To get to the answer, let’s take a look at these two questions.
- What are my legal obligations to users?
- What data you collect. Be specific. Explain what information you will take, including names, addresses, phone numbers, email, credit cards, financial information, etc.
- How you use data. Inform users if you plan to add them to an email list or share their information with marketers.
- What a user can opt out of. Explain the user's rights to manage their data. Tell them how to opt out of certain features, emails, or other services.
- What security measures you take. Explain your general security protocol. Tell users what data is encrypted, how you limit access to it, what your data loss prevention plan is, and how you will contact them about a data breach.
What Are Your Legal Obligations to Users?
If your business handles private data, you need to understand the various regulations that govern its use, storage, and management. Our article "Cyber Law Essentials" details some of the most important regulations that might apply to you. Here's a rundown of four cyber security laws you need to know:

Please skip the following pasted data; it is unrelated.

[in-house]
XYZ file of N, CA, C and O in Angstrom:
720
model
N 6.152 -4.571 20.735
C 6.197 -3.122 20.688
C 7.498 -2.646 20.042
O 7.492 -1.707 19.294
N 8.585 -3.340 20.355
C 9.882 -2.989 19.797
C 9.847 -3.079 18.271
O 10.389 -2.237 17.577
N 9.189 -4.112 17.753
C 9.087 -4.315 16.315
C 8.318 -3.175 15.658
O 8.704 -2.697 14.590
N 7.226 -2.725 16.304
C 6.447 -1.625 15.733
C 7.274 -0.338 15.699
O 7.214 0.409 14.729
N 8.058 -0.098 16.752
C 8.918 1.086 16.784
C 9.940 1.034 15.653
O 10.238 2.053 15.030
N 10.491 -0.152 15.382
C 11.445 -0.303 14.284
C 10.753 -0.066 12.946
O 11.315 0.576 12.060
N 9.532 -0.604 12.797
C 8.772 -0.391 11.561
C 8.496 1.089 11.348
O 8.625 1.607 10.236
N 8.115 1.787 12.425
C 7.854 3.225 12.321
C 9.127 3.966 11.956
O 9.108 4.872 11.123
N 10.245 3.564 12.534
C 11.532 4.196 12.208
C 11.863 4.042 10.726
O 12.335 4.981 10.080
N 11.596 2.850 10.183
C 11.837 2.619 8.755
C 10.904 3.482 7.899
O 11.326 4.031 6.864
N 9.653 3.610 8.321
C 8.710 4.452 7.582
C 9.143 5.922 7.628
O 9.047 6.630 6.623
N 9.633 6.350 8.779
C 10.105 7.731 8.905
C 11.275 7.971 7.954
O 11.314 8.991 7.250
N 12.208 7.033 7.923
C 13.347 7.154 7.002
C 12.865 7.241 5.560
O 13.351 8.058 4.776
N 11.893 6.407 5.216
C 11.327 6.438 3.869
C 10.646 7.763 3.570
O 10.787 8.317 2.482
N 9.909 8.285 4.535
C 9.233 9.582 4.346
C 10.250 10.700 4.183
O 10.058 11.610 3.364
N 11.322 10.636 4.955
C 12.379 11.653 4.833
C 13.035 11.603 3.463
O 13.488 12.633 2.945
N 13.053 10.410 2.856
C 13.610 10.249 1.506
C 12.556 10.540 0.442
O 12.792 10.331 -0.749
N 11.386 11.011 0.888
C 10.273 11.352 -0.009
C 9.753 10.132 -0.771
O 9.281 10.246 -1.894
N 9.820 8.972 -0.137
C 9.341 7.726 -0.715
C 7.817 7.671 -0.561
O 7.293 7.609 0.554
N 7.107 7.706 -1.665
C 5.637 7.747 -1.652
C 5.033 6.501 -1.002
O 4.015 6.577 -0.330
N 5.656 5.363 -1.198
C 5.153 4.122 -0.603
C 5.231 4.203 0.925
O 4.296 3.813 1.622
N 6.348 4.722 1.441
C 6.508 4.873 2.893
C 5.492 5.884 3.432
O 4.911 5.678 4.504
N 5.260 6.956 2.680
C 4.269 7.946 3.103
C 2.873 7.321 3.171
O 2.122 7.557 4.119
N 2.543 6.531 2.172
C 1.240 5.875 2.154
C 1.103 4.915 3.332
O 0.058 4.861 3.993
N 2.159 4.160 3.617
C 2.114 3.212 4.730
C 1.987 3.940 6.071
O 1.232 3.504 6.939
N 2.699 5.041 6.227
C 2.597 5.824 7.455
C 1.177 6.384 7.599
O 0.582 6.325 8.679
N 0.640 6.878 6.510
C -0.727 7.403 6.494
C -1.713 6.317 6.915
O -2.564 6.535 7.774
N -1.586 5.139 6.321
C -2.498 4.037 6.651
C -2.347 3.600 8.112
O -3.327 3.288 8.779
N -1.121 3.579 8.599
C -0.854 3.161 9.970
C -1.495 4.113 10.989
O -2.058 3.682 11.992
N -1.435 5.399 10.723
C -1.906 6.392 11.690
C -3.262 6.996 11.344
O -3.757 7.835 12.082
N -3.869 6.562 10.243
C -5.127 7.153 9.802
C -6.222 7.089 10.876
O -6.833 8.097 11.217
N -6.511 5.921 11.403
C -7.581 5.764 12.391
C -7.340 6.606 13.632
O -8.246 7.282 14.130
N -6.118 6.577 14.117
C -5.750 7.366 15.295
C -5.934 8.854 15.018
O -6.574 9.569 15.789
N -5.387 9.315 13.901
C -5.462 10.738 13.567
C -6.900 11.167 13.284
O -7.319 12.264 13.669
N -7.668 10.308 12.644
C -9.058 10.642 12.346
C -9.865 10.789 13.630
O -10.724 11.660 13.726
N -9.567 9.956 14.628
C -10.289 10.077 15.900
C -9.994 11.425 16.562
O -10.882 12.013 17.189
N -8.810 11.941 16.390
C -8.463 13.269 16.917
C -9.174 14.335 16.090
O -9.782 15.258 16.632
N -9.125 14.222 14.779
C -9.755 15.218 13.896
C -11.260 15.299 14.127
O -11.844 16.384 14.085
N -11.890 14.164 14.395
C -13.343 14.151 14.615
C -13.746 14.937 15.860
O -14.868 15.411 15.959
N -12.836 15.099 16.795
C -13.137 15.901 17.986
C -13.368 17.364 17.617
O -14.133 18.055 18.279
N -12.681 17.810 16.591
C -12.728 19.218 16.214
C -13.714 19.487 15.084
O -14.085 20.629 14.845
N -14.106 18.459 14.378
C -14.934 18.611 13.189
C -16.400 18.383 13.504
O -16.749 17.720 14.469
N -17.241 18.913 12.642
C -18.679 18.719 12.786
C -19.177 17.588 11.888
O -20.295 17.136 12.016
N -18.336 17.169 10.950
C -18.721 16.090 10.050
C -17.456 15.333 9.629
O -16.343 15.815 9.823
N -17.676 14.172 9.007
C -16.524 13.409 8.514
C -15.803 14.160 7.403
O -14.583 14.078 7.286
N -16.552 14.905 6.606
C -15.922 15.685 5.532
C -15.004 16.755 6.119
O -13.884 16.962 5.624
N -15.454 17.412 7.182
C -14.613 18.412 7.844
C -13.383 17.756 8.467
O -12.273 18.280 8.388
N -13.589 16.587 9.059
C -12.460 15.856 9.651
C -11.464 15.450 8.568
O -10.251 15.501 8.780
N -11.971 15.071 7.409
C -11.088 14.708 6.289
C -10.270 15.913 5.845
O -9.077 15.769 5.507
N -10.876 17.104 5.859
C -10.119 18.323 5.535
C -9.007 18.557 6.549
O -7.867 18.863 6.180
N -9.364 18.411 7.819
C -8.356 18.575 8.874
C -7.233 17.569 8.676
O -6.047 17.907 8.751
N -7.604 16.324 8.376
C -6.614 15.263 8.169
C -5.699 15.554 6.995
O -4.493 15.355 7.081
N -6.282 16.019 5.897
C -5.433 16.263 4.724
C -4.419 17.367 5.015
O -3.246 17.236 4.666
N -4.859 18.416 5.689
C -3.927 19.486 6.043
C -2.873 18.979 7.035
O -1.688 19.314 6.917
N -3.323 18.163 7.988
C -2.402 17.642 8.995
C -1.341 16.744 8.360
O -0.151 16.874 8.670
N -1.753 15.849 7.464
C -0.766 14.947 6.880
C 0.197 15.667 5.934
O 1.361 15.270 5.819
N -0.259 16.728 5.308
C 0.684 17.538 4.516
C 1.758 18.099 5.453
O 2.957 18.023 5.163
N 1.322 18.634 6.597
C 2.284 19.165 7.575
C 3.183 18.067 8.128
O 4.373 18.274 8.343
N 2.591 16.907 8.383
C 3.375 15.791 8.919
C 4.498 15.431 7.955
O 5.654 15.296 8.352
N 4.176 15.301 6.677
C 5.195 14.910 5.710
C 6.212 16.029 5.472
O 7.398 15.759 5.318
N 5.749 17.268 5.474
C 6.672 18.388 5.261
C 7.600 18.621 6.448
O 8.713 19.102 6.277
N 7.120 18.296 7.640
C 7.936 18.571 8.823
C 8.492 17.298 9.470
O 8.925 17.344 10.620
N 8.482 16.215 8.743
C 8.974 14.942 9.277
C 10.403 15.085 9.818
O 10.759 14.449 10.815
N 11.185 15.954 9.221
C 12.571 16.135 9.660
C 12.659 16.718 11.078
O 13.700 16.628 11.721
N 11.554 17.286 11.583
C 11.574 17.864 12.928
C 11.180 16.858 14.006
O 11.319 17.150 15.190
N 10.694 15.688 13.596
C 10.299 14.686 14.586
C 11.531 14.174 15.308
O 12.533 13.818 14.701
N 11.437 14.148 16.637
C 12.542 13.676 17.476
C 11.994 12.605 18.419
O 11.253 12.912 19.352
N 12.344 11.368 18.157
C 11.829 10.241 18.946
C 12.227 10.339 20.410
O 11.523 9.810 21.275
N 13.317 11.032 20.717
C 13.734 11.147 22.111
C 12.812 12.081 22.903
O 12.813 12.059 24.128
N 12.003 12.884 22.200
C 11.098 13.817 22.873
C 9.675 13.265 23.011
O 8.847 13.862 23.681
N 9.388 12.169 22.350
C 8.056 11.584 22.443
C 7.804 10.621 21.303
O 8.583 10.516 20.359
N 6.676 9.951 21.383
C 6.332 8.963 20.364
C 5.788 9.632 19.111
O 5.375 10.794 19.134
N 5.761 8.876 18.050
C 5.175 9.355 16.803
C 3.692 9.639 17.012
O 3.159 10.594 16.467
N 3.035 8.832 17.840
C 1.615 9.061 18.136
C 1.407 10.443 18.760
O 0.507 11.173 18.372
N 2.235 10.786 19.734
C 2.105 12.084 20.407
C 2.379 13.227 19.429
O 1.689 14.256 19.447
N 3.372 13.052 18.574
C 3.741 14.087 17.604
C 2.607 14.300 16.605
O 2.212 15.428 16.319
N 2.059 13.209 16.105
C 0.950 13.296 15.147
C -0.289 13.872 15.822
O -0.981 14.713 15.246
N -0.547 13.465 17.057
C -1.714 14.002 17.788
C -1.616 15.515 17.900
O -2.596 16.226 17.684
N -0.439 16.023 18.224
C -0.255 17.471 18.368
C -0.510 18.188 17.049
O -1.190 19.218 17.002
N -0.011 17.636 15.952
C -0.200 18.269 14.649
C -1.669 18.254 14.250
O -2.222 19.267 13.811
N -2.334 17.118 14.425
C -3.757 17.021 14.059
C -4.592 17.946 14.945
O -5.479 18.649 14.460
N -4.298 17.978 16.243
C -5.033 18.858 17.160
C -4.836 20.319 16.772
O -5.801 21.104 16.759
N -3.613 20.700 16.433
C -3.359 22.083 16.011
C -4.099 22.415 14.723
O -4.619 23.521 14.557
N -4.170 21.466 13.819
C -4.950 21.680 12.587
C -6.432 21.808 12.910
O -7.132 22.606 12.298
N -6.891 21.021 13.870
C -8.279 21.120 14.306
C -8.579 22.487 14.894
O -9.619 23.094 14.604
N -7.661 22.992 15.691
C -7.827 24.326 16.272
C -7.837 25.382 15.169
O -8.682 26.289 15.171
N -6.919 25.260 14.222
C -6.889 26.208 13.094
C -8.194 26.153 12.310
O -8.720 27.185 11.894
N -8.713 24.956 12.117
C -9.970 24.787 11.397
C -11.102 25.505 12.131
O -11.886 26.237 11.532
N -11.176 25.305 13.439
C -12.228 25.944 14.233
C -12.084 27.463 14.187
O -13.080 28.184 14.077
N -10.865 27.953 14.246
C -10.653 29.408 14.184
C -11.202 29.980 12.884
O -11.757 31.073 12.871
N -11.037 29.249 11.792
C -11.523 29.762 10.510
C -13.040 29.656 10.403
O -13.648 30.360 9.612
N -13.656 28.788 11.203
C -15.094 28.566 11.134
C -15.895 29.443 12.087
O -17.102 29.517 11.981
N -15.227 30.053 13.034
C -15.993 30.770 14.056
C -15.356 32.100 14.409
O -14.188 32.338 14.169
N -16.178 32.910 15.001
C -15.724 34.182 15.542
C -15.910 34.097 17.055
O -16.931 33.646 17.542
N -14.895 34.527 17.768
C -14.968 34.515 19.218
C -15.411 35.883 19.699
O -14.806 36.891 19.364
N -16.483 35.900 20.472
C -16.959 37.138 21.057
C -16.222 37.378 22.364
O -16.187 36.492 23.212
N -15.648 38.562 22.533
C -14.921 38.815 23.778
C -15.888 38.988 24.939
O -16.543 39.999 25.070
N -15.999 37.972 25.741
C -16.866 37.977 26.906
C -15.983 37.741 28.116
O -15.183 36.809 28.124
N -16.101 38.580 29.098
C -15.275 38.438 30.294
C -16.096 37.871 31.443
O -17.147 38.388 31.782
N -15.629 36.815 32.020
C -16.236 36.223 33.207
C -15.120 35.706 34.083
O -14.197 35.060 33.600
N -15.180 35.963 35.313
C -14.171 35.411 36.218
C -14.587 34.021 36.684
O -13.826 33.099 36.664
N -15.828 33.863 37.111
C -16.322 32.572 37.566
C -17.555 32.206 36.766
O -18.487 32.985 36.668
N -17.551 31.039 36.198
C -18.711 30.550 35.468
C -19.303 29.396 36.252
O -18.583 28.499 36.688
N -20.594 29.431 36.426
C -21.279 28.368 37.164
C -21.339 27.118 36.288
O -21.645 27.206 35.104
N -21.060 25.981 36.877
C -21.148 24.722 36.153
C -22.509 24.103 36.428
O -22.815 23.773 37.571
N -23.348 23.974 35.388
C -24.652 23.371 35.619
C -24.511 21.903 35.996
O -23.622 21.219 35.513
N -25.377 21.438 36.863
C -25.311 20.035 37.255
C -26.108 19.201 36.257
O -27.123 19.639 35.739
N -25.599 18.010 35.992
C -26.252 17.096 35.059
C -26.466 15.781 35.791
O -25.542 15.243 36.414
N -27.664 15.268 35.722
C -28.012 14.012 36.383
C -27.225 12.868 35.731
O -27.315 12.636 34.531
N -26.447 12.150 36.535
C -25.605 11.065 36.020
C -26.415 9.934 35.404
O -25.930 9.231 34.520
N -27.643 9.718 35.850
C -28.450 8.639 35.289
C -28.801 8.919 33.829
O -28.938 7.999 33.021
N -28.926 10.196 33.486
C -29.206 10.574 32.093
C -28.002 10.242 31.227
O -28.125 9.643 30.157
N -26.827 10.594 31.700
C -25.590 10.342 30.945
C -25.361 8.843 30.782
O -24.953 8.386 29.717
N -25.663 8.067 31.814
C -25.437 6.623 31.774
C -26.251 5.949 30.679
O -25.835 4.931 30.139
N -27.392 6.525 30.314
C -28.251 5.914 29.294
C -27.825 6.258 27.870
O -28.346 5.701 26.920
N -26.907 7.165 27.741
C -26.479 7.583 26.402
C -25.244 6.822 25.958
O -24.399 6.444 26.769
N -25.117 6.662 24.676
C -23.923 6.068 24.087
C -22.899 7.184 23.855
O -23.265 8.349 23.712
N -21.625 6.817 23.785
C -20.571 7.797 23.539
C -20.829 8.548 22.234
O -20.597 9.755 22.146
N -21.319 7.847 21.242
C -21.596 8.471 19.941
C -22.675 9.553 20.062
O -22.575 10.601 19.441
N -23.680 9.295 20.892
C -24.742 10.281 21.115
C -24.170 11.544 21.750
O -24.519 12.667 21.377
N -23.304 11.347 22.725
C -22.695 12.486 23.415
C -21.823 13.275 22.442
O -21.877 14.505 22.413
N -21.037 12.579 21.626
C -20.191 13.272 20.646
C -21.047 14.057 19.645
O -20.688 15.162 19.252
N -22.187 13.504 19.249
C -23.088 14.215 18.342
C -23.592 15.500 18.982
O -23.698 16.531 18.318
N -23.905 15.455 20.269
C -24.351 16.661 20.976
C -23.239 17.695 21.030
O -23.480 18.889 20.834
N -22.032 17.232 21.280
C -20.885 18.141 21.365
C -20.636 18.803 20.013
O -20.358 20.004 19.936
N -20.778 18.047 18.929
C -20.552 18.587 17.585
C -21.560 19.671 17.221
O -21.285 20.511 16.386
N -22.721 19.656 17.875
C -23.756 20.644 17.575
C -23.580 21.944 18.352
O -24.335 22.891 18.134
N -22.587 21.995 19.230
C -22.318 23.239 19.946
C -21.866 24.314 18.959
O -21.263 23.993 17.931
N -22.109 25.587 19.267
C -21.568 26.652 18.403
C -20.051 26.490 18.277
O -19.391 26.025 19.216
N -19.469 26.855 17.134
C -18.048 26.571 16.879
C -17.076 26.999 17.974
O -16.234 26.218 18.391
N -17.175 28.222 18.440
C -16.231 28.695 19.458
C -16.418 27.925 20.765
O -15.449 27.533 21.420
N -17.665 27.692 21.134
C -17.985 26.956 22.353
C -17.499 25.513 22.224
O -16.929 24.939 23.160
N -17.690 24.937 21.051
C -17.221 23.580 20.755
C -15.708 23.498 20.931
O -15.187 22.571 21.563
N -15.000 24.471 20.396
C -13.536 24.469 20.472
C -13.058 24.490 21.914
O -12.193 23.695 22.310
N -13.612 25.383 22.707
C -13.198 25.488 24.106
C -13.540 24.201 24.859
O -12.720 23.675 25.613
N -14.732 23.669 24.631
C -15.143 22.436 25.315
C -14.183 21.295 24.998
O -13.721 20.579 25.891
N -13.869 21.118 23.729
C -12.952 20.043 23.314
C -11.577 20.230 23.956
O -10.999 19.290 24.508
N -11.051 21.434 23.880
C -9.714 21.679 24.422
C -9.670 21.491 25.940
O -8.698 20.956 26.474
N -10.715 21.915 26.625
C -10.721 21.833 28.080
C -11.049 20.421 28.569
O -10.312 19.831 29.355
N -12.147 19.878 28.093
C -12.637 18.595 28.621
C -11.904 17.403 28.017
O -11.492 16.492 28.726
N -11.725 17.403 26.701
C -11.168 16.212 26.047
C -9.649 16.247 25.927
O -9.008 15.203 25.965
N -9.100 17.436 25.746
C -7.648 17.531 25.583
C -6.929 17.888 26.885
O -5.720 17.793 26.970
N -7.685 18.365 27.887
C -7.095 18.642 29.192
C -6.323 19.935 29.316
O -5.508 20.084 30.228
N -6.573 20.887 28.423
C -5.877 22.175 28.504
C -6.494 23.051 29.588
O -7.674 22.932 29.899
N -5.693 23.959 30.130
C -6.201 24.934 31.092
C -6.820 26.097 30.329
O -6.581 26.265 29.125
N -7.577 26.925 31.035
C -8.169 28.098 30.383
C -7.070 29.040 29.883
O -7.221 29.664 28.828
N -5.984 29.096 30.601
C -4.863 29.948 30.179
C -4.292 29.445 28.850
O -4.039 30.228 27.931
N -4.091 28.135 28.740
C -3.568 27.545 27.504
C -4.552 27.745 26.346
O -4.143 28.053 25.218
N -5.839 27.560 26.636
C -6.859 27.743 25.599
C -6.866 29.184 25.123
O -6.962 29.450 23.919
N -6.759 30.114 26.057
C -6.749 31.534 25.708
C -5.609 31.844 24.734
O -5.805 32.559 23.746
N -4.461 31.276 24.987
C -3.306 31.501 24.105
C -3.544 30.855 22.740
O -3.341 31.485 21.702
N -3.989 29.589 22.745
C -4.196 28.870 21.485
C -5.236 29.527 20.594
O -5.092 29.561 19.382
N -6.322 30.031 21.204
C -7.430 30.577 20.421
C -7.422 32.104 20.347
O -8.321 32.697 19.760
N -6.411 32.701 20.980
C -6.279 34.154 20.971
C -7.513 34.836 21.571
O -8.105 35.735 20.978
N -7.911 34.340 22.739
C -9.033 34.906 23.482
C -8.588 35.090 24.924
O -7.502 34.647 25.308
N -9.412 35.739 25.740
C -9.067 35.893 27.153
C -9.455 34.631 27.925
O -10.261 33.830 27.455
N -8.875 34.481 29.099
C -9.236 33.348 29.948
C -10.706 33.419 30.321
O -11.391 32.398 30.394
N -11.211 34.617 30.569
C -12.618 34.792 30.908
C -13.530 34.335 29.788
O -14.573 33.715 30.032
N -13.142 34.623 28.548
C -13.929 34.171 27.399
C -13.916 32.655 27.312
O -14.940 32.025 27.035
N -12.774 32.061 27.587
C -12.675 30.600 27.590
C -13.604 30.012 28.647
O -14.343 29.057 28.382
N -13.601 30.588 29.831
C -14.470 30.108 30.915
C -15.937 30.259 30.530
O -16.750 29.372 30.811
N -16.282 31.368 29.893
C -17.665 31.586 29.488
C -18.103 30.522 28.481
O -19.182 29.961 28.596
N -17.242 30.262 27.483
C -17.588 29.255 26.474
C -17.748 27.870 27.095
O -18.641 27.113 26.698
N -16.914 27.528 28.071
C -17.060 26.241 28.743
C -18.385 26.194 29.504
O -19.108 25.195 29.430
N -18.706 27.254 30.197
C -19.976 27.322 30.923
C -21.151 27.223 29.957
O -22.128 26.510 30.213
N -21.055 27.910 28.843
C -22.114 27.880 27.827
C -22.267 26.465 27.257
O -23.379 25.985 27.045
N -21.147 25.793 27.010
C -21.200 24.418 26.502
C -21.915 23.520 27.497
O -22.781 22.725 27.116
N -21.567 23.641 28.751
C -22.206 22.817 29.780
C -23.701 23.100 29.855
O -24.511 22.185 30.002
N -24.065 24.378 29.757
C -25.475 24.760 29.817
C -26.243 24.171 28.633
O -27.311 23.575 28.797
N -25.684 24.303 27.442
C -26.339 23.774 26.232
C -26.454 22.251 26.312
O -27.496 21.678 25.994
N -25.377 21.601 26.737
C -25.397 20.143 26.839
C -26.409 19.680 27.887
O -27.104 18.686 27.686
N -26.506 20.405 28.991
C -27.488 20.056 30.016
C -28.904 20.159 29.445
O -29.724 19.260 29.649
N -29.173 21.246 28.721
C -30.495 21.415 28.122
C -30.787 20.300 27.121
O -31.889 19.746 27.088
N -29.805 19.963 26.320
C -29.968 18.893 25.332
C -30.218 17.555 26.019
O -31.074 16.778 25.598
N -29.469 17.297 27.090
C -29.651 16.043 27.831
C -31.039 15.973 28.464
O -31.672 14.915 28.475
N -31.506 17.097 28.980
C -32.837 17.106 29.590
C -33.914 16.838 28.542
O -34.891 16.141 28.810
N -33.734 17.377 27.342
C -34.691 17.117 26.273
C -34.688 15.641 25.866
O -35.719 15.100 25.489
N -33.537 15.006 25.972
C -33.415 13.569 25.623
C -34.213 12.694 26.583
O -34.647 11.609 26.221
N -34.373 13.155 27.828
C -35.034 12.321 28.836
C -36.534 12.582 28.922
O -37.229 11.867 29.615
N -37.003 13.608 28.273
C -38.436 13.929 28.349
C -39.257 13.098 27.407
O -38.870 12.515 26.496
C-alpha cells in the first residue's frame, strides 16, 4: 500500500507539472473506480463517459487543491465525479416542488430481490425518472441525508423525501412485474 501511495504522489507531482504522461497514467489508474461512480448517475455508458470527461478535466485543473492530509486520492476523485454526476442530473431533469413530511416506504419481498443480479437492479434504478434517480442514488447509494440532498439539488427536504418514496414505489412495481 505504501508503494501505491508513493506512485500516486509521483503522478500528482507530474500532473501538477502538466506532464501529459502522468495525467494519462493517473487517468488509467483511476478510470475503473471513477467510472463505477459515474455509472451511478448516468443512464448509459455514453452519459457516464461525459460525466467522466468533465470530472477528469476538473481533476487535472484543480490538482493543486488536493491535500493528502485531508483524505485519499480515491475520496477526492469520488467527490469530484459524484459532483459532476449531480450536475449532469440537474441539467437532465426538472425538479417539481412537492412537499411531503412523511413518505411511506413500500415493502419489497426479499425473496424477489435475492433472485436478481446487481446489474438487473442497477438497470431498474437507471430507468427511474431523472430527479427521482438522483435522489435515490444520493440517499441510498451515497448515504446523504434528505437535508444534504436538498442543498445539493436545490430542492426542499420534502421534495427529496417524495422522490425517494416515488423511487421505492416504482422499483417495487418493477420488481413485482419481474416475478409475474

- Children Online Privacy Protection Act. Did you know it is illegal to store children’s private data on your networks? This year, the startup social networking company Path had to pay an $800,000 fine after failing to delete the temporary data it had on its servers. For more on this law, visit the FTC's frequently asked questions about the Children Online Privacy Protection Act (COPPA).
- State data security laws. There is no federal law that standardizes how business should protect data and respond to security breaches (with the exception of HIPAA and HITECH, which are discussed below). Instead, states determine your legal duty to respond to a data breach, how quickly you should contact users, and what agencies you need to report it to.
- HIPAA and HITECH medical data regulations. If your business works with medical data (or financial data for medical payments), you'll need to follow these strict guidelines. Under HIPAA and HITECH laws, IT firms must take extra steps to encrypt, protect, and limit access to data. For a detailed explanation, see "HITECH: The Strictest Data Protection Law."
- Data Protection Act of 1988. This European Union law governs the use of data for its citizens. The E.U. and U.S. Department of Commerce have set up a series of guidelines for U.S. companies to follow while handling the data of E.U. citizens.